Franklin D. Roosevelt had plenty of excuses that he could have used to justify taking the easy route and avoiding risk. But he needed no excuses, because he did not take the easy route, and he embraced risk as the welcome companion to opportunity.
When struck with a debilitating disease at the age of thirty-nine that robbed him of independent mobility, Roosevelt’s future in politics appeared to be over. Defying expectations and the disease itself, FDR overcame his illness and pressed on despite his physical disability. He went on to become governor of New York, and ultimately, the 32nd President of the United States.
In an era when public perception of the handicapped was plagued with stereotypes and prejudices, how did a wheelchair-bound man achieve one of the most powerful leadership positions in the world? How did he bring hope to America during one of the nation’s times of greatest crisis—the Great Depression? How did he go on to win three additional terms in office, each time by a substantial margin? How did he lead the nation through one of the greatest wars in history?
He was a man of confidence.
In my new book, Presidential Leadership: Learning from United States Presidential Libraries & Museums, I describe how the confidence with which FDR led is a critically important leadership strength:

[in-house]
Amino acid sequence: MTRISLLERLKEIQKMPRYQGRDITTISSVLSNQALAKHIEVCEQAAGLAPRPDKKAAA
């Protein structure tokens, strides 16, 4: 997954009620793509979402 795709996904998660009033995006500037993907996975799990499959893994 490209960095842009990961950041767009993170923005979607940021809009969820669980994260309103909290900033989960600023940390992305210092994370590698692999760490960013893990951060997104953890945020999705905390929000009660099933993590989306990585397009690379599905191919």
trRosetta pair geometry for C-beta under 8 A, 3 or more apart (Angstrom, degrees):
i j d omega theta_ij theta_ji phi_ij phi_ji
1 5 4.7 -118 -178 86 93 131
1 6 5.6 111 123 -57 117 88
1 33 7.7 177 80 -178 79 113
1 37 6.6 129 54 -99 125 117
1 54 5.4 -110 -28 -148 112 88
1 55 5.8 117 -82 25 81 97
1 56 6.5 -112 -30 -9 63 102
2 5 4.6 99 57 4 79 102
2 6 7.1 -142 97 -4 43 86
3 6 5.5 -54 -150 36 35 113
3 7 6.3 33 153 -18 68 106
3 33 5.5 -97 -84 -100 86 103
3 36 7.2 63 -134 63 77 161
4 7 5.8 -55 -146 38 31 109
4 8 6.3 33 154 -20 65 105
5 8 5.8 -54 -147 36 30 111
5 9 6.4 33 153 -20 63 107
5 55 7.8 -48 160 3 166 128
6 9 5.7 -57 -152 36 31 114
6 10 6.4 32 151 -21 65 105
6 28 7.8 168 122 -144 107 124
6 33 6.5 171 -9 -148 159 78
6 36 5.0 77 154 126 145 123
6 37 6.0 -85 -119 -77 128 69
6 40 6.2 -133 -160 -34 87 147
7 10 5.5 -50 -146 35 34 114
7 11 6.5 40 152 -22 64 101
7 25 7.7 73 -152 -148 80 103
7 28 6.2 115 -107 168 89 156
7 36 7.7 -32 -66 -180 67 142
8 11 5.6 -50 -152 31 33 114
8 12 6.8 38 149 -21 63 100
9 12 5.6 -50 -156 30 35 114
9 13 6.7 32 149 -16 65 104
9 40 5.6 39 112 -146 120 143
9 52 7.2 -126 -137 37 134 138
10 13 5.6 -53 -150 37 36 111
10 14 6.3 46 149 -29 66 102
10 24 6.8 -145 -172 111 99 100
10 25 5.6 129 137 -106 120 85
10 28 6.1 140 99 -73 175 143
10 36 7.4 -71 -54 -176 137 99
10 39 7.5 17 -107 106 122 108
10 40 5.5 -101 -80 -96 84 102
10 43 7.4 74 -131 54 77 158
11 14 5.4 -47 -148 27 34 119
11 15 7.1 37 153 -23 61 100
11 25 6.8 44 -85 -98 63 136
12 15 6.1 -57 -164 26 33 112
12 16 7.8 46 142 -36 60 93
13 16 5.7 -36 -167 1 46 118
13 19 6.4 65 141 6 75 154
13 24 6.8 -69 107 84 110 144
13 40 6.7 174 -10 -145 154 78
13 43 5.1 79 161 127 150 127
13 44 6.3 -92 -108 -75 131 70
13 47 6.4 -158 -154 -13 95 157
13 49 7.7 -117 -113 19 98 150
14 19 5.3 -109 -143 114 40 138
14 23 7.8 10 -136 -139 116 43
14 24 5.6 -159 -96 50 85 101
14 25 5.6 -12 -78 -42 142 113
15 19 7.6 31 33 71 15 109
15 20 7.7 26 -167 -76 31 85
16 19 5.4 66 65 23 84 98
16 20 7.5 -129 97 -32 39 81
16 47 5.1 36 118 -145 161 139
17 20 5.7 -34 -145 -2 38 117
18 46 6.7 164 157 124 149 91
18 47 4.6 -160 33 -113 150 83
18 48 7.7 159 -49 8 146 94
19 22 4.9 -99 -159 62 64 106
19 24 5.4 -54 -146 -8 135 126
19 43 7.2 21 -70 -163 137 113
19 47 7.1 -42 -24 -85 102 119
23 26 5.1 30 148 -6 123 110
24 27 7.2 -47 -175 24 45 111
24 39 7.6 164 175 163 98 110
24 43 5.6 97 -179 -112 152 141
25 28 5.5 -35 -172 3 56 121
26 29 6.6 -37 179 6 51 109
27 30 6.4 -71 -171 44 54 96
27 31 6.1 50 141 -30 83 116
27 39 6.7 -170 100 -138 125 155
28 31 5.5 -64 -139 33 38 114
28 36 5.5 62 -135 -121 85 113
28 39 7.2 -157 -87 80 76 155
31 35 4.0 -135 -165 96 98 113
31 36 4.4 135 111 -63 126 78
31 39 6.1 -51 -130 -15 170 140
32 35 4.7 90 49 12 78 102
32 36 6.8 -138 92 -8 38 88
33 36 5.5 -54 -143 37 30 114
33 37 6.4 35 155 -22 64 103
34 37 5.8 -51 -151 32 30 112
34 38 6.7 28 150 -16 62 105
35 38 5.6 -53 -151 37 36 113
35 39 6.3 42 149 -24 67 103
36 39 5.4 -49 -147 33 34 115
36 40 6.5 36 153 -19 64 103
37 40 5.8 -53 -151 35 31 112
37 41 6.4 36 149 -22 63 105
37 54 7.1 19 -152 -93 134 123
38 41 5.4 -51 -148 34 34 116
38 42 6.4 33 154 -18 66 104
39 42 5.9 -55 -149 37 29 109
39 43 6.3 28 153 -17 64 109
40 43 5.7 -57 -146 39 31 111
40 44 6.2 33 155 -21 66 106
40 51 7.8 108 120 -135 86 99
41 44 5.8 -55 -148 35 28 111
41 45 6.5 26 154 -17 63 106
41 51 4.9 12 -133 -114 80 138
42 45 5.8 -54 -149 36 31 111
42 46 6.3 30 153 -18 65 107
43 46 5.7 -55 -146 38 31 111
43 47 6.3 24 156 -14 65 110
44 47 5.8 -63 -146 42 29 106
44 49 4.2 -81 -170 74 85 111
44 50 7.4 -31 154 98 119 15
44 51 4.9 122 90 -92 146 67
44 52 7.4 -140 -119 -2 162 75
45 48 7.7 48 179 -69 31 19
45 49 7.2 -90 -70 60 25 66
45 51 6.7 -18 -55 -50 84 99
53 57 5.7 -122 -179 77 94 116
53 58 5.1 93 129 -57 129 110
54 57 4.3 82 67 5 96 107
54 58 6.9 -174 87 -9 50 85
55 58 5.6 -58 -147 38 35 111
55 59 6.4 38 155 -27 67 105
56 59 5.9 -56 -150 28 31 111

“A healthy foundation of confidence allows a leader to be decisive and make difficult decisions. Leaders who demonstrate confidence engender trust in their followers and inspire greater loyalty—a critical asset, especially when the going gets tough. Only with confidence can leaders rally their people together toward a common cause in the midst of adversity or uncertainty.”
The unwavering confidence of America’s 32nd president enabled him to overcome incredible challenges and accomplish remarkable things. Roosevelt’s confidence wasn’t a matter of blind ego, it was a matter of determination and careful optimism. Roosevelt knew that there were significant risks in every pursuit he undertook, yet he accepted those risks as necessary in order to achieve progress and success. In his words,
“One thing is sure. We have to do something. We have to do the best we know how at the moment… If it doesn’t turn out right, we can modify it as we go along.”
How about you, do you lead with confidence and optimism? Are you willing to embrace risk as the companion to opportunity? Learn from the example of Franklin D. Roosevelt, a man who didn’t let excuses hold him back from achieving great success!
To learn more about my book, what it’s about, and why I wrote it, please click here >>
 Dan Nielsen, Presidential Leadership: Learning from United States Presidential Libraries & Museums (Dan Nielsen Company, 2013), 35.